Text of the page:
Clafoutis is my all time favorite summer desert, endlessly adaptable, as you say. Last year I poached some peaches in Lillet and added a handful of blackberries for a clafoutis, and I'm embarrassed to say that between K and I it was gone by the next morning. (Clafoutis - breakfast of champions!) For anyone who hasn't tried clafoutis the texture is hard to understand... is it a cake? is it a custard?...Yes! It's all that and MORE! Go make some now!

It looks delicious, Alicia :o) I laughed at your 475 degrees story... I made your strawberry shortcake on Thursday night for dessert when some friends came over for dinner (with the strawberries from the farmer's market). It all turned out delicious... and I was surprised that I was able to follow all the directions and such because I had a glass of wine with dinner and was definitely feeling it...I called it baking under the influence. Thank goodness it all turned out ok, and I remembered to turn the oven off and all that stuff. Have a nice Sunday :o)
xox,
Linnea

Wait... there are people who don't like ravioli? In your very own *family?!* Wow.

Thanks for another great post -- I laughed out loud at "put down the beer and read the directions." I like Linnea's phrase "baking under the influence." Hee hee.

Oh! I love recipes like this! We have a ton of blueberries growing in our backyard so I will deffinately be trying this with blueberries!

Oh my goodness that looks so yummy! I am so excited about cherries coming! Rainer cherries are so tasty!

i've just written your recipe down for future reference (not quite cherry season here yet, but very very soon, i hope!) - and i do hope i will remember to NOT set the oven to 375 CELSIUS...! although i don't think my oven can even go up to that kind of temperature!
:)
merci beaucoup ma chère
barbara
x

Oh yum!
And, a marshmallow could totally hurt you if thrown by a sibling:)

Oh Alicia! A clafoutis! It was one of my favorite desserts from our four years in France! And you're right, I found that most folks in France didn't pit their cherries. But I definitely do. Who wants to look at a bunch of cherry pits while you're eating?
Yum yum. I will have to make one this week.
Beautiful photos!
Becky

Ha! You perfectly described my relationship with powdered sugar and my strainer. :)

Hi Alicia,
I'm catching up on your posts today as we've had terrible storms in Michigan an were without power for 4 days! I love your blog, always filled with beauty, love and delicious things. The cherry clafoutis looks fabulous! We're going on vacation in norhtern MI in a couple of weeks - the height of cherry season. I'm going to make this for sure!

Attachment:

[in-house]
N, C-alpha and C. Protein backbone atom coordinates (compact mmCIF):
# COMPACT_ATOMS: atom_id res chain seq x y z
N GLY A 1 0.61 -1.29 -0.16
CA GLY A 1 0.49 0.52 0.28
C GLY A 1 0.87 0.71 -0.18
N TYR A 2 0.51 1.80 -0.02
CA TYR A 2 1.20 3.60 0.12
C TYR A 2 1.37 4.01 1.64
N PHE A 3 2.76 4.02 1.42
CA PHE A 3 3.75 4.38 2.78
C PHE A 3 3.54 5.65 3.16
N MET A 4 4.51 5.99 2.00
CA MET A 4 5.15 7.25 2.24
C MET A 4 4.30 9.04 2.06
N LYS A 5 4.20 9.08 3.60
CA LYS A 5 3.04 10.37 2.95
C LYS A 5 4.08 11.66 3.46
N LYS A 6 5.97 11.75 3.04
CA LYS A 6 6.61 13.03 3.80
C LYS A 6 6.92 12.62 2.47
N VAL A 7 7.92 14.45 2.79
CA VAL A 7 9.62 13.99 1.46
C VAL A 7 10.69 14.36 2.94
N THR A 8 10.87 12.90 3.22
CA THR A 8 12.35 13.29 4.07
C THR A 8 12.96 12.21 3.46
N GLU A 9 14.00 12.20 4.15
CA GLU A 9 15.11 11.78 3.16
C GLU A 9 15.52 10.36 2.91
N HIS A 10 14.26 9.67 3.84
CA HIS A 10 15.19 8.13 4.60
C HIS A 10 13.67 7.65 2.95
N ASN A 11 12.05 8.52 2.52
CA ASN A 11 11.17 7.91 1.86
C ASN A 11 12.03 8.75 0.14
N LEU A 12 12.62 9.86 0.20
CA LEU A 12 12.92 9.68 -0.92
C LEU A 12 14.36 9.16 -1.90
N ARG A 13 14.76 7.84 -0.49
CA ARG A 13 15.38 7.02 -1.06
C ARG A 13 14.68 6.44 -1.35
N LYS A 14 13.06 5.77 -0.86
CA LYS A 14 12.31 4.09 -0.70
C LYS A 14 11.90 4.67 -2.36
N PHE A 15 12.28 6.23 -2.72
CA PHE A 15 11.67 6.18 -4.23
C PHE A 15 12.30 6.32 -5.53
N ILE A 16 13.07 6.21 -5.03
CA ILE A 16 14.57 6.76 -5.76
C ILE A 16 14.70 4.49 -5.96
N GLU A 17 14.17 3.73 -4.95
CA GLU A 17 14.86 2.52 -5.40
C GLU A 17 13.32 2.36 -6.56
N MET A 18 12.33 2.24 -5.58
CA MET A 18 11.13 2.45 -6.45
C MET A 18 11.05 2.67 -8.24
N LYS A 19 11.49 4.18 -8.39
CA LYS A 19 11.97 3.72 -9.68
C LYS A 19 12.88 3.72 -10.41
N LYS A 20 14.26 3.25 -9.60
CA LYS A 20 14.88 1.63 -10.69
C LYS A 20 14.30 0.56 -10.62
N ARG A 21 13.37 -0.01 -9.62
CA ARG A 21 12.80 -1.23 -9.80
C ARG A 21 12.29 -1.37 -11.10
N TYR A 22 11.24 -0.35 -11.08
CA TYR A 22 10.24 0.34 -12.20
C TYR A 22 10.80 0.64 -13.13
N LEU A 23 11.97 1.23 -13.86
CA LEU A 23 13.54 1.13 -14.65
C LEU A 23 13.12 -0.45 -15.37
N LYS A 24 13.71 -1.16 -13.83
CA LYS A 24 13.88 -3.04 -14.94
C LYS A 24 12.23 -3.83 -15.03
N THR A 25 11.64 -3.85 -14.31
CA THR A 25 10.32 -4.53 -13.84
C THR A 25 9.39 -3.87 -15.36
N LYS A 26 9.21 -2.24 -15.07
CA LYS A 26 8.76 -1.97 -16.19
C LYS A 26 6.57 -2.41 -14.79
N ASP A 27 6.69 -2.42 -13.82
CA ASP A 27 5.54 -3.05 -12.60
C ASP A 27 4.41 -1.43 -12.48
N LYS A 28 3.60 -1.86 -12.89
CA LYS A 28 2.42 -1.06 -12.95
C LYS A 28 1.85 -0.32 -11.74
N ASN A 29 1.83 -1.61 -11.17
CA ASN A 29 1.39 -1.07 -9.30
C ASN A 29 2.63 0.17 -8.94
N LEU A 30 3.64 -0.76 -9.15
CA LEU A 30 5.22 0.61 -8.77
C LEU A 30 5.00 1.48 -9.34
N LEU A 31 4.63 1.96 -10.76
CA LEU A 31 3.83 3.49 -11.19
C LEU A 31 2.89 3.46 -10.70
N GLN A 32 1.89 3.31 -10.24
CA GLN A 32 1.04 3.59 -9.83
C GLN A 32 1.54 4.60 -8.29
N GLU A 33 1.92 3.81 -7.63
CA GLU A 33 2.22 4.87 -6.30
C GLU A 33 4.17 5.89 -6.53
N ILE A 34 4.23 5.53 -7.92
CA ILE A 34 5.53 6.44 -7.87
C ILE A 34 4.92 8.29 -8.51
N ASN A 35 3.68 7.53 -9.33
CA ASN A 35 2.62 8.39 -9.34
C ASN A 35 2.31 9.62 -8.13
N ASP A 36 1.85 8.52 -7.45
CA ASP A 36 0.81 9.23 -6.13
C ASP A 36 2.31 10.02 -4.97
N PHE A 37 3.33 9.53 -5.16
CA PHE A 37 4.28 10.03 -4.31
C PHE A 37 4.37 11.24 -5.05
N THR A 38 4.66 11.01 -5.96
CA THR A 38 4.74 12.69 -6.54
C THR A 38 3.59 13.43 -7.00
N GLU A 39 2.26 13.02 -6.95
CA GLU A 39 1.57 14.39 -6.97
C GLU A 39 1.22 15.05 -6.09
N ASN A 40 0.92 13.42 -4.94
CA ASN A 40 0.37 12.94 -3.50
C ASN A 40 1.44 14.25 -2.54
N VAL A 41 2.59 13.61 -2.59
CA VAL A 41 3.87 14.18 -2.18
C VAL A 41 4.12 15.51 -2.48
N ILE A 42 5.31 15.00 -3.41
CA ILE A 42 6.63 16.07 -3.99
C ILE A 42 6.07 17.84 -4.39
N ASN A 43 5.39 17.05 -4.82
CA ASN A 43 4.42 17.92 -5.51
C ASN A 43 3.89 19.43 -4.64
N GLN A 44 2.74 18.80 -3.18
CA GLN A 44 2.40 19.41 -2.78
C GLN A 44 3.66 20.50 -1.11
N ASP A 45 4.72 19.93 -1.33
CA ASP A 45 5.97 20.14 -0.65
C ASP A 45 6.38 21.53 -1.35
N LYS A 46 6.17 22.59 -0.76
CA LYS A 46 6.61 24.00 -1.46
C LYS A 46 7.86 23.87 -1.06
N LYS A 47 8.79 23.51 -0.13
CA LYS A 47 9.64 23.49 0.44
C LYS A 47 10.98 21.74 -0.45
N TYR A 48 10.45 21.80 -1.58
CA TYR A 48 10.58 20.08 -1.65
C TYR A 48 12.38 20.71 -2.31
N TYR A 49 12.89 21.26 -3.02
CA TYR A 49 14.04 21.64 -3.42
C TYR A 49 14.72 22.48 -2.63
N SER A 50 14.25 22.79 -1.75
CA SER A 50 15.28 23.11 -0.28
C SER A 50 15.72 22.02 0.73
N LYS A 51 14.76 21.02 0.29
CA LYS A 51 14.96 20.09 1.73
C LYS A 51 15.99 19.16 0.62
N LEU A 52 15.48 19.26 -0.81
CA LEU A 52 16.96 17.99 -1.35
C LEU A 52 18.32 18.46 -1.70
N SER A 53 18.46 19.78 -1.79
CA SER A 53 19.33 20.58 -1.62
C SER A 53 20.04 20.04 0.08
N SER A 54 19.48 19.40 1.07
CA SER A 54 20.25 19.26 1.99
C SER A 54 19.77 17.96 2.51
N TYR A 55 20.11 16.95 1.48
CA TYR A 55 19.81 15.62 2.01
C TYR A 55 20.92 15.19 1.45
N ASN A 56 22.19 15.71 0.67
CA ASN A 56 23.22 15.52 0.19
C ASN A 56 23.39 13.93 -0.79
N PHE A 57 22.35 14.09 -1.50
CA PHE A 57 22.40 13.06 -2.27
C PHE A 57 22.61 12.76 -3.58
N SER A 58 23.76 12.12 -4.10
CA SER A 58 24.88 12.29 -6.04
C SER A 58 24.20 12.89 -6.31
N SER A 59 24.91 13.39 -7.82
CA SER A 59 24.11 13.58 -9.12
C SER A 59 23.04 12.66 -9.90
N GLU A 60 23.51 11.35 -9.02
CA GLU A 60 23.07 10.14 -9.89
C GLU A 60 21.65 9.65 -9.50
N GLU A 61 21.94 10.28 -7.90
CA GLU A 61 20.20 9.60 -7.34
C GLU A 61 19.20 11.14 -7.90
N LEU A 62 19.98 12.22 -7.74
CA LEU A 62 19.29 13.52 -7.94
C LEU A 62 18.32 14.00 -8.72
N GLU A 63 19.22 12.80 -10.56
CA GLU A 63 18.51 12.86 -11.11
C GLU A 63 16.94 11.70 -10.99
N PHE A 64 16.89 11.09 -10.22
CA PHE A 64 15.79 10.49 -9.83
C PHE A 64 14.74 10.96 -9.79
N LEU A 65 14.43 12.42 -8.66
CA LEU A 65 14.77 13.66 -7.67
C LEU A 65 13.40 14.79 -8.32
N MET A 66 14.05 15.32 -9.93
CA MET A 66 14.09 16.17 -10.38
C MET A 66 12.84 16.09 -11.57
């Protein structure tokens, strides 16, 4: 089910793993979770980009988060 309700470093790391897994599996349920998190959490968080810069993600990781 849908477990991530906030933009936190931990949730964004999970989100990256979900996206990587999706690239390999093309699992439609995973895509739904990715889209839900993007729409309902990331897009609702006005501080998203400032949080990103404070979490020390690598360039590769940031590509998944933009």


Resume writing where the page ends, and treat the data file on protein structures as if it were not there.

Ooooh, so pretty & yummy. I would love to make this, but will have to use some other fruit. My hubby has bad memories of a bag of cherries, a mountain road, and the resulting car-sickness. Bleh.

I was also ready to steal your easy summer menu for next week, until I remembered that my friend has a wheat-allergy thing going on. So no ravioli. Still, a great idea for the next get-together...

Hi, I have been lurking for quite a while now, can't remember how I found you. but now that you are promoting our Dutch sugar I have to come out of the closet.
Great blog, great cherry dish and yes, great sugar.
Marianne (from the Netherlands)

I wholly recommend a cherry pitter. (although mine is lower tech than your neighbors) Saves hours!

ooohh i love desserts that use fresh fruit. thanks for the info. by the way how can i get on your blog roll? i really am enjoying the blogs i have come accross using your blog roll.

That looks so good! I've never made(or tasted) a clafoutis before. But I just may have to make one soon. If only I could get my hands on some cherries. They don't come by easily on a tropical island....would mangoes work?

(I've never commented before, but I've been reading for a while now.)

Feeling a little Sunday nightish, looking around to see who is doing what and hit it lucky! Posie wrote, and on a SUNDAY and about a yummy pretty eat, a nice full post with lots of pics, so nice of you. Thank you. I had typo'd Posie as Poise, that fits you too.

Thanks for the reminder! I used to make a clafoutis nearly every Saturday morning b.k. (before kids!) Now I'm more into waffles & pancakes, but I'm going to try one of these & see what my kids think. And I bought a little stainless steel shaker can with a mesh lid for my powdered sugar, although I can't remember where I found it. I really enjoy your blog!

yum! how funny that i was just thinking of doing the same thing with my cherries! definitely have to get off my butt now that i've seen your wonderful results. (^_^)

The cherry clafouti looks yummy. I can't wait to try it-maybe tomorrow. But I'm one of those people who don't like ravioli-cheese ravioli, that is. I'm one of those odd people who hate cheese.

This french girl says that one must not remove the pits in clafoutis!

That being said, you better hand your guest a liability release first.

gorgeous as always!
love

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About Alicia Paulson

About

My name is Alicia Paulson
and I love to make things. I live with my husband and daughter in Portland, Oregon, and design sewing, embroidery, knitting, and crochet patterns. See more about me at aliciapaulson.com

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Since August of 2011 I've been using a Canon EOS 60D with an EF 18-200mm kit lens and an EF 100mm f/2.8 Macro lens.